This statue of Robert E. Lee overlooks Lee Park in Dallas. Could removing this statue celebrating a controversial Confederate leader hurt Turtle Creek real estate?
[Editor’s Note: This post reflects the opinion of the writer and should not be interpreted as the editorial position of CandysDirt.com.]
I lived in Dallas for at least 10 years when I asked someone, “Who is Lee Park named after?” I assumed it was a great city forefather.
Robert E. Lee, I was told; the man who surrendered to Union troops in the bitter War Between the States, the only civil war in U.S. history.
Now, a movement that is growing like a snowball rolling down a mountainside — and crescendoed Saturday night at an anti-hate rally reportedly attended by thousands in front of Dallas City Hall — wants our city to rid itself of Lee Park’s eponymous statue. Duke University removed their statutes yesterday. However, this is also not an overnight movement: some Dallas City Council members have been working on a removal since last April.
I’m not sure if changing the name of the park will follow. The statue was built in Dallas during the Depression in 1936, when the Civil War was well over. Though the war ended, deeply rooted racism was not wiped out with Lee’s unconditional surrender at Appomatox Courthouse in 1865.
I’m not a native Southerner, so I have to wonder why the statue was erected in the first place. This is not Lee’s hometown; he was a native of Virginia. After Virginia, Texas has the largest collection of Robert E. Lee monuments in the nation.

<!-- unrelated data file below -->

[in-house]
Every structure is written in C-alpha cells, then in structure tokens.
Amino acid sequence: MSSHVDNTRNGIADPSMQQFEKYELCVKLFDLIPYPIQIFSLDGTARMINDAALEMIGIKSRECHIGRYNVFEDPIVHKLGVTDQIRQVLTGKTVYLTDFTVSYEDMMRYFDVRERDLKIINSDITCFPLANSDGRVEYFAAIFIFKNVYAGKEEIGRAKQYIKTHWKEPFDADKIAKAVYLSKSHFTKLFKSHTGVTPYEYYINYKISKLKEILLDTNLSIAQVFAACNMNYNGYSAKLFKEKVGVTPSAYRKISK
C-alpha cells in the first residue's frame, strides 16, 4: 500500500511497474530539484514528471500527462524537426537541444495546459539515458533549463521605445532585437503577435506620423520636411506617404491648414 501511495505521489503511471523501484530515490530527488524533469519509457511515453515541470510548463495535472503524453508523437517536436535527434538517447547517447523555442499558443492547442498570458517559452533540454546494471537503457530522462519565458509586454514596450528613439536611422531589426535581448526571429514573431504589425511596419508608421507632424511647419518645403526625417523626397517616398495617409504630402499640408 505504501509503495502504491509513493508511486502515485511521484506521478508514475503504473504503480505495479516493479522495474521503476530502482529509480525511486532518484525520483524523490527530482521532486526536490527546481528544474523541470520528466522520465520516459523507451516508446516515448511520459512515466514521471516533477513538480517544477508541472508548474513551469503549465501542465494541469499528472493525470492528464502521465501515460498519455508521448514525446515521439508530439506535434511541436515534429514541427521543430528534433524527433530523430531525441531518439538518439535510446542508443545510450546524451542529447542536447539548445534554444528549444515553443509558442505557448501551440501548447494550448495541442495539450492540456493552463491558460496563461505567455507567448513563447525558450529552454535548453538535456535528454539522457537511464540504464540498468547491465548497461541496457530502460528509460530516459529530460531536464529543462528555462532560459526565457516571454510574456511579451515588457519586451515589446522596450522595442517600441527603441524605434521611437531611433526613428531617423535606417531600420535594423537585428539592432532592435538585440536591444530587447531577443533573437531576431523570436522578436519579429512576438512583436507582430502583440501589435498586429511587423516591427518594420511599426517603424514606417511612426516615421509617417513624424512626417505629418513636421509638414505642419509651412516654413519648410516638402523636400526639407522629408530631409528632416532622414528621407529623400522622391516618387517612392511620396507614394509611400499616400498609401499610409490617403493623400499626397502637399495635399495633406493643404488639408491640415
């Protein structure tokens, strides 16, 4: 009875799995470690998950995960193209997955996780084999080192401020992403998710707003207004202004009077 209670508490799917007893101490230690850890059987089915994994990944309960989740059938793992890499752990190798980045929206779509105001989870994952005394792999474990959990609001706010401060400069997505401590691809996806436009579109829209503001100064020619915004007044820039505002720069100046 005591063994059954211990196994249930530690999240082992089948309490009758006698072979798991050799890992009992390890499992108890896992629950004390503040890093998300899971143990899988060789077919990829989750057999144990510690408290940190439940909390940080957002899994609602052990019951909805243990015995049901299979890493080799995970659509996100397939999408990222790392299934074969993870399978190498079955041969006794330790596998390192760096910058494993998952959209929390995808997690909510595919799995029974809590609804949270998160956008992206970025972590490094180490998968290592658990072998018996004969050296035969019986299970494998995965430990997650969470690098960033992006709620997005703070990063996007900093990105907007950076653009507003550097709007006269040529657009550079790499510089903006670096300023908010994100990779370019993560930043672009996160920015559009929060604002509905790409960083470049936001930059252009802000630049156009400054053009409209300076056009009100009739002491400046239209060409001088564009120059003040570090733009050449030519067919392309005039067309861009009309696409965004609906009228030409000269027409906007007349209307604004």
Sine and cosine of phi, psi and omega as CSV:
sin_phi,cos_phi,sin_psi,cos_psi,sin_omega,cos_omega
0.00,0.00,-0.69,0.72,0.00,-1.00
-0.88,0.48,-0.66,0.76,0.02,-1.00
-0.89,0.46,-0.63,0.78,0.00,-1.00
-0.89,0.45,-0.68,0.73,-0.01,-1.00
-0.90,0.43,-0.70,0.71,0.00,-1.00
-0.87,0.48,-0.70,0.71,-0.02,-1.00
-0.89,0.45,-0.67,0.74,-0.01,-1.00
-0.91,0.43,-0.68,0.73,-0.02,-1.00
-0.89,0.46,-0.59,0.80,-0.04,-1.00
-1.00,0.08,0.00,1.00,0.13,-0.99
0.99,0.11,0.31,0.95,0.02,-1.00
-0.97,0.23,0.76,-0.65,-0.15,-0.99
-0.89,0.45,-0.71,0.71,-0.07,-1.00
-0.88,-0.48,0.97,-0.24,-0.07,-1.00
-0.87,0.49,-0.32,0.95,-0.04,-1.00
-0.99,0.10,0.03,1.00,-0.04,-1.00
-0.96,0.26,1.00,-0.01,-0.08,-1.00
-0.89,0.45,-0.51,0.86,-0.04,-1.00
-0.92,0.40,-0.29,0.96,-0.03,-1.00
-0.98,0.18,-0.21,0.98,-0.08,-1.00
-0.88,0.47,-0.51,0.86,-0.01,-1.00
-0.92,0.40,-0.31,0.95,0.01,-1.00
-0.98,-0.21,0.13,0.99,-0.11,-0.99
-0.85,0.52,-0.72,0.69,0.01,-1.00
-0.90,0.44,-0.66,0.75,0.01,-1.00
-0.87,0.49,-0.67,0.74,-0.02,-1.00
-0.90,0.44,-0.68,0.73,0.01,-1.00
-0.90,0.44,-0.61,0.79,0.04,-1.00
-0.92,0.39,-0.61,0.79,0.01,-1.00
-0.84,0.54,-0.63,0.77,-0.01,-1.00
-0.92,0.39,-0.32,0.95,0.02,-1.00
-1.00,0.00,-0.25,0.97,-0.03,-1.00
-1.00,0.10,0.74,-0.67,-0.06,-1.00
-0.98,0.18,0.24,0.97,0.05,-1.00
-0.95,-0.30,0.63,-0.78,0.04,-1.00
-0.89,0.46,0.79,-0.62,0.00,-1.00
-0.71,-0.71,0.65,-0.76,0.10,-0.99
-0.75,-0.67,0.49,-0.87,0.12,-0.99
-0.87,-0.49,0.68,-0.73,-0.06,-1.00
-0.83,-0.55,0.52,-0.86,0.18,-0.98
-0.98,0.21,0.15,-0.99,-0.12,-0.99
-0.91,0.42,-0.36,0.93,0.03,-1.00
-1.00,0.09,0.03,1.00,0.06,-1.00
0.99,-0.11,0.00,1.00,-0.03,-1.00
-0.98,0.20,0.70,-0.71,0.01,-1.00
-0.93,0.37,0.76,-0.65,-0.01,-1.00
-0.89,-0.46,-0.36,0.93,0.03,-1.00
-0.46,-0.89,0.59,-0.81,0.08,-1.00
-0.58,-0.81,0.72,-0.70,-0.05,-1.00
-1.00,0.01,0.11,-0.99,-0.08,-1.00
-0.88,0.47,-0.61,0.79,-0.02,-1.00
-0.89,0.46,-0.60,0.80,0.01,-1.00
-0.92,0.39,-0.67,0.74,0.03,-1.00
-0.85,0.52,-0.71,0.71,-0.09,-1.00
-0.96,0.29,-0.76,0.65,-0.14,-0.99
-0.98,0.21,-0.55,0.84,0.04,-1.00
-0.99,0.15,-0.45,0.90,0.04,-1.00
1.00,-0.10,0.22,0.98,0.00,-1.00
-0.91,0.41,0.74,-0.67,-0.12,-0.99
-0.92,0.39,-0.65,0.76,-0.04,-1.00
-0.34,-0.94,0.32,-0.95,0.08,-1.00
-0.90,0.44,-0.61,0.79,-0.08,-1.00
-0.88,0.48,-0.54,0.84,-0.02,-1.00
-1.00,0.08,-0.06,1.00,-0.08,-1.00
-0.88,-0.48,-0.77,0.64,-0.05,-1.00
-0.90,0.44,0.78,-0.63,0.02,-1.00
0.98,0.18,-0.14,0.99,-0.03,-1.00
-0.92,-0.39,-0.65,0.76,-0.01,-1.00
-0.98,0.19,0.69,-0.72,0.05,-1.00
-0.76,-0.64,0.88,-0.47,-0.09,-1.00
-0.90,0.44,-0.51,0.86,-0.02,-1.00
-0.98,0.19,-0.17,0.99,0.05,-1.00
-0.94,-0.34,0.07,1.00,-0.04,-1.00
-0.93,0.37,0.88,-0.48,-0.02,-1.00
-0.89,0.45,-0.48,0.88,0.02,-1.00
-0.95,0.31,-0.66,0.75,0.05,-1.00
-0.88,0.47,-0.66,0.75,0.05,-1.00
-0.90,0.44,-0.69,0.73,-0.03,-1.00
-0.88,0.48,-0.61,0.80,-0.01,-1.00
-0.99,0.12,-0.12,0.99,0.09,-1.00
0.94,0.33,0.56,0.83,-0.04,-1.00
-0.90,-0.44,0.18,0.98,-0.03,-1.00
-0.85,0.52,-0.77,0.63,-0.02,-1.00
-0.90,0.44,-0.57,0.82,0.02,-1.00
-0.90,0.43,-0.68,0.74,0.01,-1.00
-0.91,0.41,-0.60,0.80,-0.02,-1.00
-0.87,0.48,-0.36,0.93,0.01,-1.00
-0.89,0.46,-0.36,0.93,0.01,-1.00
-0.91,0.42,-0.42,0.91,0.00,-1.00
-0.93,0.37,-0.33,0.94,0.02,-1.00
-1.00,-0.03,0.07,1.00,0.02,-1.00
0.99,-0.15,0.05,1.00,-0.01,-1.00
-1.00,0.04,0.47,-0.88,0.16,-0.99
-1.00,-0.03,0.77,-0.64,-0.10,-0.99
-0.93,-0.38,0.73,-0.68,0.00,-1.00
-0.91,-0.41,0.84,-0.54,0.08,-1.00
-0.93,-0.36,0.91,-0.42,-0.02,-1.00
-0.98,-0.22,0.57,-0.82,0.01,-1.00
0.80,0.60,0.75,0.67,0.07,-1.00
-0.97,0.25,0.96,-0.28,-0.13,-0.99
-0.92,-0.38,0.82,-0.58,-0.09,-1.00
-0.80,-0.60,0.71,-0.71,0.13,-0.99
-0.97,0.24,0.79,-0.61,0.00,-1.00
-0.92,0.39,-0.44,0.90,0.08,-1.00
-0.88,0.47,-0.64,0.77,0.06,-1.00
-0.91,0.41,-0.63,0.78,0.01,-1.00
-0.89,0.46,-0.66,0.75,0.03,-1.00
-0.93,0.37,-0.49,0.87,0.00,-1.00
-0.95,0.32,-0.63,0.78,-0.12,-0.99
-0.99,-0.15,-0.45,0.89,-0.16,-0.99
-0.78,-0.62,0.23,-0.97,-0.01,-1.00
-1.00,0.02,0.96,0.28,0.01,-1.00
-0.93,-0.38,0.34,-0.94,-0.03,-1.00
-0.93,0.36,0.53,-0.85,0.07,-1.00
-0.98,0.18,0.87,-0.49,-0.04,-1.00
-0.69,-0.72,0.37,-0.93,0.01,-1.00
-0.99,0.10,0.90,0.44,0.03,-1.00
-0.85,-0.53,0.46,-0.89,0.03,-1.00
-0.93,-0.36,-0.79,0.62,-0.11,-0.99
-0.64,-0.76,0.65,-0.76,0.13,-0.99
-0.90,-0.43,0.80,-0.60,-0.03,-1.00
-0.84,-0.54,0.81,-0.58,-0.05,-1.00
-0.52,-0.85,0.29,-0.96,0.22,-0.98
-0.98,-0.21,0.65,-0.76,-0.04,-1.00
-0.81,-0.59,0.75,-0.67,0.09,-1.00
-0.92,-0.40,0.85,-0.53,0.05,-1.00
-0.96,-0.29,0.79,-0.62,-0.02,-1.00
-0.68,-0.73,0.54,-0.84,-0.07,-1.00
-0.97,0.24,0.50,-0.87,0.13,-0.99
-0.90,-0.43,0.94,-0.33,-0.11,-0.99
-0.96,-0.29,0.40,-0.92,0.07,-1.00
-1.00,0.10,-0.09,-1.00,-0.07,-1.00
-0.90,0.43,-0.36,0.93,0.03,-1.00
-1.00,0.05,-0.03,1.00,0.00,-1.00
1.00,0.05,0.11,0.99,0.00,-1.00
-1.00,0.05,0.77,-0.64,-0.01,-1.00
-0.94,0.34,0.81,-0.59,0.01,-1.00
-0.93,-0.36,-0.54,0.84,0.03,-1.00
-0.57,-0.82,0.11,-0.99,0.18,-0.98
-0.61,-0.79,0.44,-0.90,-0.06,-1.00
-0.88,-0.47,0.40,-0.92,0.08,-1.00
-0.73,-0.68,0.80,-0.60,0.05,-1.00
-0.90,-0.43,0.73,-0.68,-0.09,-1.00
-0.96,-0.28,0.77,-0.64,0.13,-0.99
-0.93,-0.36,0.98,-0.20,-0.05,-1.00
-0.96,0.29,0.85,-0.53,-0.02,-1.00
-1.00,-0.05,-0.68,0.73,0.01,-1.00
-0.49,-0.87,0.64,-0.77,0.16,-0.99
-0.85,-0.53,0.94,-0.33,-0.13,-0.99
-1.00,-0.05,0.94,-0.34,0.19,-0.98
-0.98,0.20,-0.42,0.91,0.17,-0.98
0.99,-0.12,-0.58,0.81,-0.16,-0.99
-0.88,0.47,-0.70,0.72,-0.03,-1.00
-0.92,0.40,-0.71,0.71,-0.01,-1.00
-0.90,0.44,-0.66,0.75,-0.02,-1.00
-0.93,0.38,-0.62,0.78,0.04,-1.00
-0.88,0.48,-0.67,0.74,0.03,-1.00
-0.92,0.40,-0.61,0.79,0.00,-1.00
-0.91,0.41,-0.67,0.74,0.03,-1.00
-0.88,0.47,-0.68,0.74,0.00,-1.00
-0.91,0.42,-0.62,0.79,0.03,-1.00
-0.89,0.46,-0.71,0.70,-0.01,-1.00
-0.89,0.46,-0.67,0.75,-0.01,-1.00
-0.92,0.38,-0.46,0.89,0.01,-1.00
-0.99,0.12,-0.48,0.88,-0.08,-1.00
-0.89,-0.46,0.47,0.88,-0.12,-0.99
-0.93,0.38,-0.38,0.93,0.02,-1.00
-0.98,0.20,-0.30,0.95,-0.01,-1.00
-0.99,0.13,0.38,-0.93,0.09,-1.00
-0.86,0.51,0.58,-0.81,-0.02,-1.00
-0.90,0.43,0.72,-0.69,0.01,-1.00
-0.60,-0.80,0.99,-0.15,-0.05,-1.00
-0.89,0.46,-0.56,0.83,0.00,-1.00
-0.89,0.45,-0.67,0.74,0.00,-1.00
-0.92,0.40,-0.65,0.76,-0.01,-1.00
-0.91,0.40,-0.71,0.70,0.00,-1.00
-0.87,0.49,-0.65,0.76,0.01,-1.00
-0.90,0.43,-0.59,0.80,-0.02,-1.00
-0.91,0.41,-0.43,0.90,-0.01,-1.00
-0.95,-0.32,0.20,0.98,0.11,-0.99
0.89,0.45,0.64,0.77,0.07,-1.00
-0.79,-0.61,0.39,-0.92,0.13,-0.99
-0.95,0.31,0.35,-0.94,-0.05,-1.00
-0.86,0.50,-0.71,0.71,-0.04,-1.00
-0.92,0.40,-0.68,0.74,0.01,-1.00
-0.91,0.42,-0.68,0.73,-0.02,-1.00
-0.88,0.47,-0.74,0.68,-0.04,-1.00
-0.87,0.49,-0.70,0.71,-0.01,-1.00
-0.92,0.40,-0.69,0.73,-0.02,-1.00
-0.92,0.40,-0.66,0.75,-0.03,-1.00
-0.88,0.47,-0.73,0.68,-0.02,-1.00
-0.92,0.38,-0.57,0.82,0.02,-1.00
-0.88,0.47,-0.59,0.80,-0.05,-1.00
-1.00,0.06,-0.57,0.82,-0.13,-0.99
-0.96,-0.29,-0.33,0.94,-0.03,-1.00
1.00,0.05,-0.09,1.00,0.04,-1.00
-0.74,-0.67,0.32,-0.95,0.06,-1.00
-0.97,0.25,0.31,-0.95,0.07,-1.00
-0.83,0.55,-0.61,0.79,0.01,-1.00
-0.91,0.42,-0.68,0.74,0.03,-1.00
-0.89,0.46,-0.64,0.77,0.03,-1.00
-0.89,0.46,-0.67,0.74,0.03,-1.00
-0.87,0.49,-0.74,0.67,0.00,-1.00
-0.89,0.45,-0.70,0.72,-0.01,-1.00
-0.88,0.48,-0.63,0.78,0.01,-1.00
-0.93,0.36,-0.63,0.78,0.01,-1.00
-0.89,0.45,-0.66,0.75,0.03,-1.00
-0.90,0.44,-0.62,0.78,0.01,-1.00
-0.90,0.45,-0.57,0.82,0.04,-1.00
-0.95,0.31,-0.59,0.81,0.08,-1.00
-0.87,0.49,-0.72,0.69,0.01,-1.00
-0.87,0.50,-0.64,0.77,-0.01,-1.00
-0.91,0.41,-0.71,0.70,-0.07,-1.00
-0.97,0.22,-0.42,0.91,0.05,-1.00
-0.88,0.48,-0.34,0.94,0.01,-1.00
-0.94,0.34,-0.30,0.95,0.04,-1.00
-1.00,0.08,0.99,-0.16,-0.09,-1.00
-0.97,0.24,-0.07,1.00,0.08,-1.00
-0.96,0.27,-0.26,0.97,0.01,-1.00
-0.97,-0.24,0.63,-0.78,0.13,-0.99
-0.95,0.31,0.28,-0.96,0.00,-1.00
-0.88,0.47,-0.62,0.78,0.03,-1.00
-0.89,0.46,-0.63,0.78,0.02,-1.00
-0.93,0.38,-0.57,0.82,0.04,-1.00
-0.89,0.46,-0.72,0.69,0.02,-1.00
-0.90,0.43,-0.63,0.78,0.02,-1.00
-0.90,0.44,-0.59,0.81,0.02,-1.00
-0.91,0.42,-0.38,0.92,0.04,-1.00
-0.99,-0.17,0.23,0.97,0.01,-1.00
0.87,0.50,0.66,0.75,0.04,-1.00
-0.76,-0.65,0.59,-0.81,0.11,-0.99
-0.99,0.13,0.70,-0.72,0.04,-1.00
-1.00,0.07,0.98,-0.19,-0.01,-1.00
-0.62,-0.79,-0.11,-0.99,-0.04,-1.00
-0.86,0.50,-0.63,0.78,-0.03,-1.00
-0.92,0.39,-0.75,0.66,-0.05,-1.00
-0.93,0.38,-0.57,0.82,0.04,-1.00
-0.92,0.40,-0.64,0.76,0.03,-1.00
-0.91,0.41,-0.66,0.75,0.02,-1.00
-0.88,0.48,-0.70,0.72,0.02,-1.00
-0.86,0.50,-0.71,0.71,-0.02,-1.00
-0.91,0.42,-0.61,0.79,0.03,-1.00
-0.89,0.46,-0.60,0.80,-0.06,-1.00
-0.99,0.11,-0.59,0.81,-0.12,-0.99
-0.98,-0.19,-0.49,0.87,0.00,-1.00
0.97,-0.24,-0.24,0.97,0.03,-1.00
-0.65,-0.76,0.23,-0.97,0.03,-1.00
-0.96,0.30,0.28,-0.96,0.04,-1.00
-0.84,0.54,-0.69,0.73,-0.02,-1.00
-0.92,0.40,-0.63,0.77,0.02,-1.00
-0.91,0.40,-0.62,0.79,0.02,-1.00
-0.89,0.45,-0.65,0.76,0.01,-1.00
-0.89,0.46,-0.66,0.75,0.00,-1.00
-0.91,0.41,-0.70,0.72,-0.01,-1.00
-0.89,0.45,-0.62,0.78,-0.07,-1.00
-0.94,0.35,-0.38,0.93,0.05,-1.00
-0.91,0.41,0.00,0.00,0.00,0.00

Why look up to a man who fought to let human beings own other human beings?
And last week, Jennifer Staubach Gates, City Councilwoman in District 13, who is making a lot of mayoral-like noise, wrote her conservative, wealthy constituents that the statue must come down:
My office has received a number of inquiries about the removal of Confederate statues in the City of Dallas, so I want to be clear on my position.
I strongly support the removal of these statues. Symbols of white supremacy, neo-Nazis, the KKK or other hate groups are unacceptable and must be removed from public spaces that serve all of our citizens, including our public schools. The issue should not be whether or not they are removed, but rather the process of how they are removed, and I look forward to an open dialog on moving forward.
The sooner we complete this process and remove these unacceptable symbols in public spaces, the stronger we will be as a City. If you have questions about this issue or thoughts on the process, please feel free to contact my office.